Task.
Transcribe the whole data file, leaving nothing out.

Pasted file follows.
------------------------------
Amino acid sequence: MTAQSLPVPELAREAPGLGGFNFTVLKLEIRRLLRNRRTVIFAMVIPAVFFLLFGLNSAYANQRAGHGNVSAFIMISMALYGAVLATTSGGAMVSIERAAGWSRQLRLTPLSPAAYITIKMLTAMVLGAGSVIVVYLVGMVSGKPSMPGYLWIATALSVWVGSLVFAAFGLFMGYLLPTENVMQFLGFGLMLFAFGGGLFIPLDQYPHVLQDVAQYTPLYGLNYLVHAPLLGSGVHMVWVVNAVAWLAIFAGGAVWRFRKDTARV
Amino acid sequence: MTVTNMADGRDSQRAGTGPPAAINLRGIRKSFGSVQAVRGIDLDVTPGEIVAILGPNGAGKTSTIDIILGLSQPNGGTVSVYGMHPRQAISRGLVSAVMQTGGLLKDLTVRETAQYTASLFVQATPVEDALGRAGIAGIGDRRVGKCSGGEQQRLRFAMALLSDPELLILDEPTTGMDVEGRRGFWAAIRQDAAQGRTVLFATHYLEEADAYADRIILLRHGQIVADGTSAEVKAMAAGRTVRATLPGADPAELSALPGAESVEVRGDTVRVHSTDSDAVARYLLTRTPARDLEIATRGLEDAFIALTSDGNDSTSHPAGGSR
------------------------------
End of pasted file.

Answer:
Amino acid sequence: MTAQSLPVPELAREAPGLGGFNFTVLKLEIRRLLRNRRTVIFAMVIPAVFFLLFGLNSAYANQRAGHGNVSAFIMISMALYGAVLATTSGGAMVSIERAAGWSRQLRLTPLSPAAYITIKMLTAMVLGAGSVIVVYLVGMVSGKPSMPGYLWIATALSVWVGSLVFAAFGLFMGYLLPTENVMQFLGFGLMLFAFGGGLFIPLDQYPHVLQDVAQYTPLYGLNYLVHAPLLGSGVHMVWVVNAVAWLAIFAGGAVWRFRKDTARV
Amino acid sequence: MTVTNMADGRDSQRAGTGPPAAINLRGIRKSFGSVQAVRGIDLDVTPGEIVAILGPNGAGKTSTIDIILGLSQPNGGTVSVYGMHPRQAISRGLVSAVMQTGGLLKDLTVRETAQYTASLFVQATPVEDALGRAGIAGIGDRRVGKCSGGEQQRLRFAMALLSDPELLILDEPTTGMDVEGRRGFWAAIRQDAAQGRTVLFATHYLEEADAYADRIILLRHGQIVADGTSAEVKAMAAGRTVRATLPGADPAELSALPGAESVEVRGDTVRVHSTDSDAVARYLLTRTPARDLEIATRGLEDAFIALTSDGNDSTSHPAGGSR